18. ‘OK Computer”s working title was ‘Zeroes and Ones’.

19. Fans have a ’01 10’ theory that the album pairs perfectly with ‘In Rainbows’ if you alternate between them, track by track – but the band have never commented on it.

20. ‘Palo Alto’ – a B-side for ‘No Surprises’ recorded with the rest of the album – was originally called ‘OK Computer’. It might not have made its way onto the album, but its old name did.

21. To combat piracy, Capitol glued promo copies of lead single ‘Paranoid Android’ inside 1,000 cassette players before sending them to press, radio stations and retailers.

22. The “kicking and screaming Gucci little piggy” in ‘Paranoid Android’ was a woman Yorke encountered in a bar, off her box on the old Columbian. Someone spilt a drink on her and – according to the terrified Yorke – she turned into a demon.

23. Yorke has actually said that song is about “the dullest fucking people on Earth.” He’s never named the Los Angeles bar he found them in.

24. ‘Exit Music (For A Film)’ – written as credits music for Baz Luhrmann’s Romeo and Juliet – bears deliberate echoes of songs from Johnny Cash’s prison albums ‘At Folsom Prison’ and ‘At San Quentin’ in the rhythm of its dark opening strum. “You can hear the audience willing him on,” Yorke told Q in 1997. “And you can hear he’s ill, he can’t hit the notes, and yet the songs are so powerful in that environment with the prisoners there, whooping and laughing.”

25. The band played the song at a Dazed and Confused party before the album’s release. “It was quite good, actually,” Thom recalled, “because I got to sing ‘We hope that you choke’ at all those people.”

26. It happens to be Yorke’s favourite song from the album. In 1997 he told Mojo: “Exit Music was the first performance we’d ever recorded where every note of it mode my head spin – something I was proud of, something I could turn up really, really loud and not wince at any moment.”

27. On the album’s release, Massive Attack were in talks with Radiohead about remixing the entirety of ‘OK Computer’, but time constraints meant it never happened. The trip hop band’s Daddy G said: “If you [remix a whole album] you have to spend a lot of time doing it, treat it with a lot of respect. It would have taken us months to really work on it.”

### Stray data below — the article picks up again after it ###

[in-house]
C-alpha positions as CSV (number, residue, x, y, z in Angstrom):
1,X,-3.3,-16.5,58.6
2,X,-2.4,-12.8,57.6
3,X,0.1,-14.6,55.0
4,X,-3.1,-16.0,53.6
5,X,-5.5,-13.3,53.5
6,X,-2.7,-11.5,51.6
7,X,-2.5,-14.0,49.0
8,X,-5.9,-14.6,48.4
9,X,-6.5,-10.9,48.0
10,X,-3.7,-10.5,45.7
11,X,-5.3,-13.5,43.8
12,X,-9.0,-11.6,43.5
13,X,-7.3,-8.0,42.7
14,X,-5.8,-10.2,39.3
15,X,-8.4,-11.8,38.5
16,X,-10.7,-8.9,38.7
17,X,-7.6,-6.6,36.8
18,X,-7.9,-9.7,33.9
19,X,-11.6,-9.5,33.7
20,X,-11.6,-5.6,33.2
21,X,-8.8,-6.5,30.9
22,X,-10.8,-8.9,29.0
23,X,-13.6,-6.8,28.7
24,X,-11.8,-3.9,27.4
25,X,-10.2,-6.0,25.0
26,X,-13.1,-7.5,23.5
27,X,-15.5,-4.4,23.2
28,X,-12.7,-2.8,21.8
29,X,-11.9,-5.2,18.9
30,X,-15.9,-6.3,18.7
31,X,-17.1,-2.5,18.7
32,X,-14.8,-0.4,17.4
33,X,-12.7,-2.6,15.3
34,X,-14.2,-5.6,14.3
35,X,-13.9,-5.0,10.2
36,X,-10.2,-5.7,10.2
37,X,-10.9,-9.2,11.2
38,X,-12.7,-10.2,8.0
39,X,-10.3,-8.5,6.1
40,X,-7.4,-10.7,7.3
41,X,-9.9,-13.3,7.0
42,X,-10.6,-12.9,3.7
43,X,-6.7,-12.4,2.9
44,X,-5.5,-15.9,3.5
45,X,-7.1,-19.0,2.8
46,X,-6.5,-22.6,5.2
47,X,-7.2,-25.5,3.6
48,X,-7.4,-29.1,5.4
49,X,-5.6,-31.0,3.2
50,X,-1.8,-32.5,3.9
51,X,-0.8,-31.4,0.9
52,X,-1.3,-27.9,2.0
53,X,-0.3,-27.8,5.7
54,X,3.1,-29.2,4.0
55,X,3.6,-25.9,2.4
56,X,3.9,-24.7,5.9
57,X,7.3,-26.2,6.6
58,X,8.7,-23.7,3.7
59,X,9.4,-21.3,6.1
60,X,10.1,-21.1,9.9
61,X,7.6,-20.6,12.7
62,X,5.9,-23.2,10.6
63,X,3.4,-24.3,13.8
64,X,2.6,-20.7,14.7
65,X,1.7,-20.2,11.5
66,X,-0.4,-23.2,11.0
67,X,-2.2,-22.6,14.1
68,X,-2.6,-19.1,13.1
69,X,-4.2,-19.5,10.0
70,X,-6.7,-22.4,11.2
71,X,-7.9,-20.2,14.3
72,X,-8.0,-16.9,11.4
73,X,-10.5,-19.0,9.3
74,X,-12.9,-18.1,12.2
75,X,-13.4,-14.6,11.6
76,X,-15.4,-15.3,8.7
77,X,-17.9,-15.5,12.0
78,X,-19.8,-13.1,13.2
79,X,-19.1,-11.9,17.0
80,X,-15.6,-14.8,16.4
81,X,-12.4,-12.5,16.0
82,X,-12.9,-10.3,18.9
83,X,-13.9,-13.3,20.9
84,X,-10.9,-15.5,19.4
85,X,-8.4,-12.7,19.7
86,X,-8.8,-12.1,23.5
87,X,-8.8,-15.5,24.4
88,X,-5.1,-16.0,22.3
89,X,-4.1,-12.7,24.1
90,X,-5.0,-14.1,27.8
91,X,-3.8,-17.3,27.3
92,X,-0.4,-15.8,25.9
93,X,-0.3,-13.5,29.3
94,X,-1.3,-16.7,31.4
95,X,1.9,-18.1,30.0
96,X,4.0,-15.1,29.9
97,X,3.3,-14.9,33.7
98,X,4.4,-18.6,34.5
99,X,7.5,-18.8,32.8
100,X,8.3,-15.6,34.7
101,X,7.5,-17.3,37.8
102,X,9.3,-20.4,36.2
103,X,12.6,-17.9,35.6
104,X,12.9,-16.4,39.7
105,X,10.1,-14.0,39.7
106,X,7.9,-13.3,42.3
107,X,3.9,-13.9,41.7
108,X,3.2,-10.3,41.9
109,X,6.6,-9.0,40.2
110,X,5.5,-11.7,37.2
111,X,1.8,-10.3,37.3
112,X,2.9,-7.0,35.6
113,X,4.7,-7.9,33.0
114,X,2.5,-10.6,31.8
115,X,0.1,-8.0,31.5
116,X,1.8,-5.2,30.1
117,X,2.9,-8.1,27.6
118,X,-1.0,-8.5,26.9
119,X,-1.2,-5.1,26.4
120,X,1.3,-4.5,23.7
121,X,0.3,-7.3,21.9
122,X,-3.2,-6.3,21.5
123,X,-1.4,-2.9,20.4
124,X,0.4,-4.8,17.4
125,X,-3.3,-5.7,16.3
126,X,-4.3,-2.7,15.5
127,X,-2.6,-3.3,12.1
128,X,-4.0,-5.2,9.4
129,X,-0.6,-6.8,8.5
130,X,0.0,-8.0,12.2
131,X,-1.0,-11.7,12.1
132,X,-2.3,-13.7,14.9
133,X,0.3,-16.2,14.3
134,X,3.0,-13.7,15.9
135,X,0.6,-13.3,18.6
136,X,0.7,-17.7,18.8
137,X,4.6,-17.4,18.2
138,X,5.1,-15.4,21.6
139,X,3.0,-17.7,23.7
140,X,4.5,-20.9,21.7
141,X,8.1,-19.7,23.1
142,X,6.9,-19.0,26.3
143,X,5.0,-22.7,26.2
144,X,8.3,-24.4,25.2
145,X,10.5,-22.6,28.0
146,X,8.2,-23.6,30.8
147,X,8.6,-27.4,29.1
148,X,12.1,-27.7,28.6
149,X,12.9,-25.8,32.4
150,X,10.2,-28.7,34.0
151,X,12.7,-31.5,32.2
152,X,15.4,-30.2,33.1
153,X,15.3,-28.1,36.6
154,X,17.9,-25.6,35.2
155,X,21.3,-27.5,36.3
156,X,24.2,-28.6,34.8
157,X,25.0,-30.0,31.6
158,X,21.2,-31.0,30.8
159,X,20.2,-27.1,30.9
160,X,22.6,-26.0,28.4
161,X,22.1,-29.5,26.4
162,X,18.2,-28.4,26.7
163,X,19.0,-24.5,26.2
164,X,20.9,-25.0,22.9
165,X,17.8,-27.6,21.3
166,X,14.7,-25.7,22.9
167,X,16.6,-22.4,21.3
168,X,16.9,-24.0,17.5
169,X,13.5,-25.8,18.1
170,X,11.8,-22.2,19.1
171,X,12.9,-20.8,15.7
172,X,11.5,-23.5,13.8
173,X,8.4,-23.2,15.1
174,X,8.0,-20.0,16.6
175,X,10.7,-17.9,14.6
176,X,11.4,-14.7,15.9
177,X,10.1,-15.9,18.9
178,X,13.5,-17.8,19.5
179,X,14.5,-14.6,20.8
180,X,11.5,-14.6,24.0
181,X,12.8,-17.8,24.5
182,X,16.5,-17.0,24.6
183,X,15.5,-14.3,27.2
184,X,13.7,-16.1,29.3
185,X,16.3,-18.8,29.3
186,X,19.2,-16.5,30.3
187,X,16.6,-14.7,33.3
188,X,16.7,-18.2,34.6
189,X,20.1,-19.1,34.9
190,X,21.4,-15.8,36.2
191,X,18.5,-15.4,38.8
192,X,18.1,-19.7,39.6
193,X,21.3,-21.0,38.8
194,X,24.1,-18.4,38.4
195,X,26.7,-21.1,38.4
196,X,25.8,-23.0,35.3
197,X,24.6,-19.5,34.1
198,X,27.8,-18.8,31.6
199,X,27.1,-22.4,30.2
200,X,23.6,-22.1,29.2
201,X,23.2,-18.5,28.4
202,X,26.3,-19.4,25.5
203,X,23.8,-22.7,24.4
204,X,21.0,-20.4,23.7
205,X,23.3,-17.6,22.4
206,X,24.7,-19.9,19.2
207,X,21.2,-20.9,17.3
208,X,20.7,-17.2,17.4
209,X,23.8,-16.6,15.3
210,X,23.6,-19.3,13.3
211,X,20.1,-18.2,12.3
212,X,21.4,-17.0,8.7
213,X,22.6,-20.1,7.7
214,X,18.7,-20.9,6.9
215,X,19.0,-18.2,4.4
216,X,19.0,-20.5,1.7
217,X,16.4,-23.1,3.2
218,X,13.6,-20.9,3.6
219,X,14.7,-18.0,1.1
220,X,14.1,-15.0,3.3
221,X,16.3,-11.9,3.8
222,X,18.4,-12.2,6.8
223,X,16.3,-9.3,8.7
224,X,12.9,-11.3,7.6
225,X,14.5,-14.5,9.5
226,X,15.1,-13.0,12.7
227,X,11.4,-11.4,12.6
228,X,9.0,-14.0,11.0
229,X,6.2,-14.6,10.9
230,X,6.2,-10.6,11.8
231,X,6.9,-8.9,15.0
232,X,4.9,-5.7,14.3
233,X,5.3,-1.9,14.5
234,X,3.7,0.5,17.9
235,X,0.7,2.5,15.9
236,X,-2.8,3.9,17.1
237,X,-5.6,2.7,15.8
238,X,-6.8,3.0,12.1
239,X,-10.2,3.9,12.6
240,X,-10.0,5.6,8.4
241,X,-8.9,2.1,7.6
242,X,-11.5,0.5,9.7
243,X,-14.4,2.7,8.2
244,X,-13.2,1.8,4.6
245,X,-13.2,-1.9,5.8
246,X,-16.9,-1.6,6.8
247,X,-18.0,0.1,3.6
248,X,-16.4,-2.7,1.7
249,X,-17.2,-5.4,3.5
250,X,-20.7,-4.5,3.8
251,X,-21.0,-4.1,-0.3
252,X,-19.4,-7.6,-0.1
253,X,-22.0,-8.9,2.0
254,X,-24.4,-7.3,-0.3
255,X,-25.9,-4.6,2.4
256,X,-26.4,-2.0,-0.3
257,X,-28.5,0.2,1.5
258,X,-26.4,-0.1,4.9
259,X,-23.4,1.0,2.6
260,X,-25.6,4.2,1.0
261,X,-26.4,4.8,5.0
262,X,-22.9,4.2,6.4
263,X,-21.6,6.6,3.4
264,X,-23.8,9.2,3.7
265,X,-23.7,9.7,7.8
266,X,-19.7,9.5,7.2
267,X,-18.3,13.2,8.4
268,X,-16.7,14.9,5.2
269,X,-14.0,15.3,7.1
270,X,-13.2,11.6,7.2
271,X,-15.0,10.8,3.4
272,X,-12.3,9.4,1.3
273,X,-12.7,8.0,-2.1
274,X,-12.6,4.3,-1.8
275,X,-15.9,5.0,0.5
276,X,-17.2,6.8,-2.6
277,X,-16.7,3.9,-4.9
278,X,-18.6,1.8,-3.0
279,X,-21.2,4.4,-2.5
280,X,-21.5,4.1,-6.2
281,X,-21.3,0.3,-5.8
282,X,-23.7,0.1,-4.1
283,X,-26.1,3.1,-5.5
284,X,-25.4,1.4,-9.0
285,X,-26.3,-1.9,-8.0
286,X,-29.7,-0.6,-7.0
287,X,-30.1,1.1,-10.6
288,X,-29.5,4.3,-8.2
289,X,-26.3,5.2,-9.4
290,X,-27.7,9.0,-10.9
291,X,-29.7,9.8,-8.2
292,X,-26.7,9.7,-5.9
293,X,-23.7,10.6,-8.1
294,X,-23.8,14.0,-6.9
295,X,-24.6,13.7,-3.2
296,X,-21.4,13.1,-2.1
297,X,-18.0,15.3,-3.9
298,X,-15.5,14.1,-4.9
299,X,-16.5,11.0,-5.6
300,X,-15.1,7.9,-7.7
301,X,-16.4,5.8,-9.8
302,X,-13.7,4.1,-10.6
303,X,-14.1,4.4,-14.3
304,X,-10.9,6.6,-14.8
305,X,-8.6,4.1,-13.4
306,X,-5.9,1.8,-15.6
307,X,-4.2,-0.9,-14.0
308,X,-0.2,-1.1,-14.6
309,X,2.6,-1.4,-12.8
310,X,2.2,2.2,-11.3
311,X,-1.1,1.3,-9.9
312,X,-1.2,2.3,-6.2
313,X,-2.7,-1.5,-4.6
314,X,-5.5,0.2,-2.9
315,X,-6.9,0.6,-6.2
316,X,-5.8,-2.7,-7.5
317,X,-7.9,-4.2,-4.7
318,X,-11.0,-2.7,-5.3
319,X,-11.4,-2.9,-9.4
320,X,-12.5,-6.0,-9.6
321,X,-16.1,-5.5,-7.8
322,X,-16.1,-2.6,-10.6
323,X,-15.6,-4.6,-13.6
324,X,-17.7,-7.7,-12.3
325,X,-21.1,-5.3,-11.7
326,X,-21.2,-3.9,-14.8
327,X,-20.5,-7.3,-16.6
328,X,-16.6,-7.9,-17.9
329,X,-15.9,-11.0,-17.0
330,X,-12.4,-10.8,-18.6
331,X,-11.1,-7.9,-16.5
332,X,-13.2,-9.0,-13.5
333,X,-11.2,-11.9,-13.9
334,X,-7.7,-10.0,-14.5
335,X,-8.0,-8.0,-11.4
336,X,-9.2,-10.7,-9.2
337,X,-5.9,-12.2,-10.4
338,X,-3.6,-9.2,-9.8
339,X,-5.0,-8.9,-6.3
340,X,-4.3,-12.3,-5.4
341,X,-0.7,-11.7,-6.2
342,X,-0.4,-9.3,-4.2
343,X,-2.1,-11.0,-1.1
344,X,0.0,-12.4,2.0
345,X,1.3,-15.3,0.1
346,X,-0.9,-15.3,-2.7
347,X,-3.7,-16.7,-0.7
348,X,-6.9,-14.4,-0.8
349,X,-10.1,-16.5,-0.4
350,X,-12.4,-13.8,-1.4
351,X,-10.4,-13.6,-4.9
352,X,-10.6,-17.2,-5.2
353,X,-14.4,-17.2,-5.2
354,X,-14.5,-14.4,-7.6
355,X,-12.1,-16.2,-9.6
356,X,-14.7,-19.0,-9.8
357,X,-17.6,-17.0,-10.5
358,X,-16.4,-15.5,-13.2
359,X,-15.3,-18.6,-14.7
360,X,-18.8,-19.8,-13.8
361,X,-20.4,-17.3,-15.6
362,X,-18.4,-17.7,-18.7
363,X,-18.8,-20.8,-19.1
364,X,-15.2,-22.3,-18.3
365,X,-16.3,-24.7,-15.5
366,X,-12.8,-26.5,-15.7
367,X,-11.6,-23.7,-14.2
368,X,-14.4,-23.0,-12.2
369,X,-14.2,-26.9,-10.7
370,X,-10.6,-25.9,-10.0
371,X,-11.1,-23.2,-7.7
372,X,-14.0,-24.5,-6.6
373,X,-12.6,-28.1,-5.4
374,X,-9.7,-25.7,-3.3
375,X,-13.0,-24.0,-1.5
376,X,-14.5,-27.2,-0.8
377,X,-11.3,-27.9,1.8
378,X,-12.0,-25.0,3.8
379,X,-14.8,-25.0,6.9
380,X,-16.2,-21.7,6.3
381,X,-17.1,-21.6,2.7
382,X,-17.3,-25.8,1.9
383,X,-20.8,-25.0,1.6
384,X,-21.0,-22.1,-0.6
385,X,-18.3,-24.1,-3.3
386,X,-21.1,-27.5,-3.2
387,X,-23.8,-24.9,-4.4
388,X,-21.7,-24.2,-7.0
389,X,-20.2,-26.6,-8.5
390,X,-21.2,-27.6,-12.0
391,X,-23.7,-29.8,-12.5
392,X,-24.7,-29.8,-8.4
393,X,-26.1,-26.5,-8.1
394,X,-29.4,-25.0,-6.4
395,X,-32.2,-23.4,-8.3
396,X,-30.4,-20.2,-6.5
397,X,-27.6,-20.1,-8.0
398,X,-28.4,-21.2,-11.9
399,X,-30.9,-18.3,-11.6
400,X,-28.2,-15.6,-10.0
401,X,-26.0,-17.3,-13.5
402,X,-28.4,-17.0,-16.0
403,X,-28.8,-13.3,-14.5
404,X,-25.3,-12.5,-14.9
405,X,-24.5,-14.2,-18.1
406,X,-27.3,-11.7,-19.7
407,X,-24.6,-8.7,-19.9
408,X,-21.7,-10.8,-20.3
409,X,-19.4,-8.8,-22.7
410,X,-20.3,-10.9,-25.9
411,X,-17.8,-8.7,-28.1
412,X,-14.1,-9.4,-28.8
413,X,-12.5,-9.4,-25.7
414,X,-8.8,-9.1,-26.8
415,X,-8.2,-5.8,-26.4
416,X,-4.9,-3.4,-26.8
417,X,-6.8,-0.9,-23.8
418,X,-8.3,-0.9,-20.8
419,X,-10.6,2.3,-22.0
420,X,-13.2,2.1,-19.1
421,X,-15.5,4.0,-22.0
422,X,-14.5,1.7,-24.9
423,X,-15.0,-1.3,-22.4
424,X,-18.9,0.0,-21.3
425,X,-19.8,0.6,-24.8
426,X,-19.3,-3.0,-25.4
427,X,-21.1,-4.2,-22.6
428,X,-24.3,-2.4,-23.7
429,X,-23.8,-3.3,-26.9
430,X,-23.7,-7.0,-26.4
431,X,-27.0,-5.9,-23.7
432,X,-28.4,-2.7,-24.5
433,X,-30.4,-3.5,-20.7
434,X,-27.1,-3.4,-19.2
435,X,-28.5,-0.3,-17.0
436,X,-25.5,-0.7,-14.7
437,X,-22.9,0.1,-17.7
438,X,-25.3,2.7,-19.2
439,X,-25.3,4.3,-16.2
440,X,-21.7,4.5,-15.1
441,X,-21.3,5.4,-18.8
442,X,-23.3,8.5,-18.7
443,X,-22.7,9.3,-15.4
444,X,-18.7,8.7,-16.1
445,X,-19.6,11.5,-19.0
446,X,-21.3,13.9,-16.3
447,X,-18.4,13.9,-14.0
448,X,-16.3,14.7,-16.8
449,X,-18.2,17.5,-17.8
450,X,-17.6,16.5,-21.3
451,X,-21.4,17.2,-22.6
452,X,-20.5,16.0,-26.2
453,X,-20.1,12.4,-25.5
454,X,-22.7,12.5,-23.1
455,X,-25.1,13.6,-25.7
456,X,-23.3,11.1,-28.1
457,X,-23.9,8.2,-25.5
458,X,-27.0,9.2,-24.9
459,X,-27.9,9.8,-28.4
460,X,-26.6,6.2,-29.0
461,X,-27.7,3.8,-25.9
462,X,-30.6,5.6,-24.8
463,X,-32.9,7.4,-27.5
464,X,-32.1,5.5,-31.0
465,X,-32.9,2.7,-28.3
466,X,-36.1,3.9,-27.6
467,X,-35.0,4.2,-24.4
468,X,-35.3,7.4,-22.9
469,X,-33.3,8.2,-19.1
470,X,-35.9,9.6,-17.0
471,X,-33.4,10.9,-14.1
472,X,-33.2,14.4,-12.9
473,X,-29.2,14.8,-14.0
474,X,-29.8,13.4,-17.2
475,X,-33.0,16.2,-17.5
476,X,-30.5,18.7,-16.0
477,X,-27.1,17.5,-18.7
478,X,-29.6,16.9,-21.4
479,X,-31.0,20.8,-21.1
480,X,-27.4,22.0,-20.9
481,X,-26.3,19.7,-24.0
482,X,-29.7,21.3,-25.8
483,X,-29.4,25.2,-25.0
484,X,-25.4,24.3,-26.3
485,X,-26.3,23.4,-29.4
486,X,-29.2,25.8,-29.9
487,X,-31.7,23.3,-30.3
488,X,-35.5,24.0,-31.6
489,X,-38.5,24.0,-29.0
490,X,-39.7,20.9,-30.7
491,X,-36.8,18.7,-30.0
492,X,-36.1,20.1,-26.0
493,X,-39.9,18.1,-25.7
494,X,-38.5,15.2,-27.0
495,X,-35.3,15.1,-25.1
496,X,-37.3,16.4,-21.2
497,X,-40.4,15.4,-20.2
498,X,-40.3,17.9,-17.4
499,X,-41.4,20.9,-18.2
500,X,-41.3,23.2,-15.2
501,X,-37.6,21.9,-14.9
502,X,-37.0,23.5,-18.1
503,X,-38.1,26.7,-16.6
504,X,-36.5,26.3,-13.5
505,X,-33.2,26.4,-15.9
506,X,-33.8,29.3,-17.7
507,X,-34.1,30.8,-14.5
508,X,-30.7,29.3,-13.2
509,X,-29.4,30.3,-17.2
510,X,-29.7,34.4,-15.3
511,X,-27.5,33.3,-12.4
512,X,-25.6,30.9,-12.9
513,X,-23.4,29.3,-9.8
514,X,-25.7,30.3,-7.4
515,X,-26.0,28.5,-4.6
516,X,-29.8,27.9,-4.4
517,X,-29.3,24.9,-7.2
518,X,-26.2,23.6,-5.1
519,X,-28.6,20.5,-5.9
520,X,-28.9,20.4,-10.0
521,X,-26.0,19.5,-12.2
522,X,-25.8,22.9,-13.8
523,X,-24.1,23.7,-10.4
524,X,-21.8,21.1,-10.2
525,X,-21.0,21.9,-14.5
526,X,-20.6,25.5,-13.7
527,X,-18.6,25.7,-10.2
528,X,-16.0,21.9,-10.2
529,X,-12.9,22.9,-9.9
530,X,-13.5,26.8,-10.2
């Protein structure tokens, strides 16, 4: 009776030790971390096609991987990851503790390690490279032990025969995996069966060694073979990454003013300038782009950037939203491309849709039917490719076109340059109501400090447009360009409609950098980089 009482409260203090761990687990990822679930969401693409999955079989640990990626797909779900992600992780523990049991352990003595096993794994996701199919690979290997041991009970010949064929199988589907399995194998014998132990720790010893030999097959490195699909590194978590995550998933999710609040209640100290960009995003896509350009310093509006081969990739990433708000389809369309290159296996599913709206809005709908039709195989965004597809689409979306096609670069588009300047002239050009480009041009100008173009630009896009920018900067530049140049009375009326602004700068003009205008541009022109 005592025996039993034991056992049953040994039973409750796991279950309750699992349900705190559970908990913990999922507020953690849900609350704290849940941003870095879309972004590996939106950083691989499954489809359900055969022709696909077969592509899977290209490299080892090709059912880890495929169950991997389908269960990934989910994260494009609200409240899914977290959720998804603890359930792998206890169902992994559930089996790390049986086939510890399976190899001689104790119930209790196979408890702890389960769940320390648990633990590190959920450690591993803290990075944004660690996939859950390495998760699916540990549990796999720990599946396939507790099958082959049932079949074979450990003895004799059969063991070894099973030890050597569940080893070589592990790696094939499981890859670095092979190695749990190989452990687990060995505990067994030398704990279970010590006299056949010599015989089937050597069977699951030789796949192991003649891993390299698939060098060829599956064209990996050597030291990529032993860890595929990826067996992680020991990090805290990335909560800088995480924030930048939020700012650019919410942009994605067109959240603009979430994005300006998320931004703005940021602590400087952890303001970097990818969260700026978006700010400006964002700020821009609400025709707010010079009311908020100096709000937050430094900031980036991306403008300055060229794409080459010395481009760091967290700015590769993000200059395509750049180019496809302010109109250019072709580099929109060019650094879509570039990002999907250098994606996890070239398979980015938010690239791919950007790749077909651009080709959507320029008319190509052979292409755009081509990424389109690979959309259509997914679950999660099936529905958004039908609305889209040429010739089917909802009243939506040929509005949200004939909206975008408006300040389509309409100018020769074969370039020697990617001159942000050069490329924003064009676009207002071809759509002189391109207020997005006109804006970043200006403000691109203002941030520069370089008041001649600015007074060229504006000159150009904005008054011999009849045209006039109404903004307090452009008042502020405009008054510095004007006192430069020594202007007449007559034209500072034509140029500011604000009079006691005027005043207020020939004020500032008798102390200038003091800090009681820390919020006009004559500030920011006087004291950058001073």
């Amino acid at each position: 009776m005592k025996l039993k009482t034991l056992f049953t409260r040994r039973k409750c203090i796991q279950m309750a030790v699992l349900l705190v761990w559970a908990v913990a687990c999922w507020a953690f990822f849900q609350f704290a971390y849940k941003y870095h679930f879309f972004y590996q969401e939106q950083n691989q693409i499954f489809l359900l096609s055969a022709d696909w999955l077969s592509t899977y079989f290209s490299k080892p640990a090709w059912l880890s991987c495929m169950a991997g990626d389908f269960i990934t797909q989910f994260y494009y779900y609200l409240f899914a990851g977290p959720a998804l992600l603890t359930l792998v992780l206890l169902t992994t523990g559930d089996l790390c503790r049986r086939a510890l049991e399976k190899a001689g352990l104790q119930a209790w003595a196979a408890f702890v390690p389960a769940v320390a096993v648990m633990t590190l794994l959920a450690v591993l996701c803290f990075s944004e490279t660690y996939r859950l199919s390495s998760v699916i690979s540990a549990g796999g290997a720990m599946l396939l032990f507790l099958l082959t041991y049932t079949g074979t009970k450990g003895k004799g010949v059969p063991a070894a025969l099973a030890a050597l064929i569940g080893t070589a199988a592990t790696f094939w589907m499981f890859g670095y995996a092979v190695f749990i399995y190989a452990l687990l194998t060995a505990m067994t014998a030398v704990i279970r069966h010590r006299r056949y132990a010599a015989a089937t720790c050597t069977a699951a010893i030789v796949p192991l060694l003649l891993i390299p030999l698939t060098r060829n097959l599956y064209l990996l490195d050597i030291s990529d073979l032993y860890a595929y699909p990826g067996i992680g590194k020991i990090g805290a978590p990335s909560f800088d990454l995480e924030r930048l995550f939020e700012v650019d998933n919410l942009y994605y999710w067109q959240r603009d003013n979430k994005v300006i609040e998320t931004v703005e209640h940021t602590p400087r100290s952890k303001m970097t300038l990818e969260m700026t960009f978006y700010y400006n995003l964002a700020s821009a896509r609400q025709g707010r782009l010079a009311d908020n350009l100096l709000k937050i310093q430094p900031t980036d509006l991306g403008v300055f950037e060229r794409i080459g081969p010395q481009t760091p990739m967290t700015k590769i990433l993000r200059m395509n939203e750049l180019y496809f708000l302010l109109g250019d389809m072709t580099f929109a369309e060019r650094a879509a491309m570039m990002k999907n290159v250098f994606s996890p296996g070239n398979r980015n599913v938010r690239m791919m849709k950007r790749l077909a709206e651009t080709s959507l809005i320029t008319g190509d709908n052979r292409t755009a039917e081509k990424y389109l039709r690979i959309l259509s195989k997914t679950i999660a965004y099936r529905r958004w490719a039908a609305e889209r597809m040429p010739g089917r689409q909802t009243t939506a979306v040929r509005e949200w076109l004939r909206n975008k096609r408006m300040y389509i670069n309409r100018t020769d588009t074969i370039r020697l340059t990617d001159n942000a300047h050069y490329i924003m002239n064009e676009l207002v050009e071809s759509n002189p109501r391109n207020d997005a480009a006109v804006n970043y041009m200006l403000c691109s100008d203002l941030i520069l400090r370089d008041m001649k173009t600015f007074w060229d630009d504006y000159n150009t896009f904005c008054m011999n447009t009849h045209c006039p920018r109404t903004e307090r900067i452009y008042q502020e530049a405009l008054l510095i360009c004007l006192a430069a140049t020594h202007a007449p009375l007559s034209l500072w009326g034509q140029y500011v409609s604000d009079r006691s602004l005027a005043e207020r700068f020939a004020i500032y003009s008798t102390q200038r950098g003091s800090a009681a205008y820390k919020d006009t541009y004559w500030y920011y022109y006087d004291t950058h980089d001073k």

28. Album opener ‘Airbag’ was originally titled ‘Last Night An Airbag Saved My Life’, a line that stayed in the lyrics.

29. Drummer Phil Selway credited experimental hip-hop producer DJ Shadow as an influence on ‘Airbag’’s drum part: “DJ Shadow has inspired me,” he said. “How that man pastes rhythms to each other.”

30. The feeling’s mutual: DJ Shadow later told Pitchfork that ‘OK Computer” is “permanently engrained in my DNA.”

31. In the studio, everything went through a plate reverb they bought off Jona Lewie. You know – of ‘Stop The Cavalry’ fame. And ‘You’ll Always Find Me In The Kitchen At Parties’ fame.

32. The “rain down” section of ‘Paranoid Android’ was originally going to be a 10-minute organ outro. They played that version a lot on their 1996 tour with Alanis Morrissette, and NME repeatedly described it as “wiggy”.

33. The album entered the Billboard 200 at #21, the same week the Prodigy crashed in at No.1 with ‘Fat Of The Land’. Over here it was held off by those pesky Hanson kids for a week before it topped the charts.

34. In NME‘s original album review, we gave it 10/10 and called it “a landmark record of the 1990s”.

35. ‘Fitter Happier’ is not recited by Stephen Hawking – but it might as well be. It’s Fred Cooper, the synthesized voice from Apple Macintosh’s SimpleText application, whose roboticised tones also give Professor Hawking the power of speech.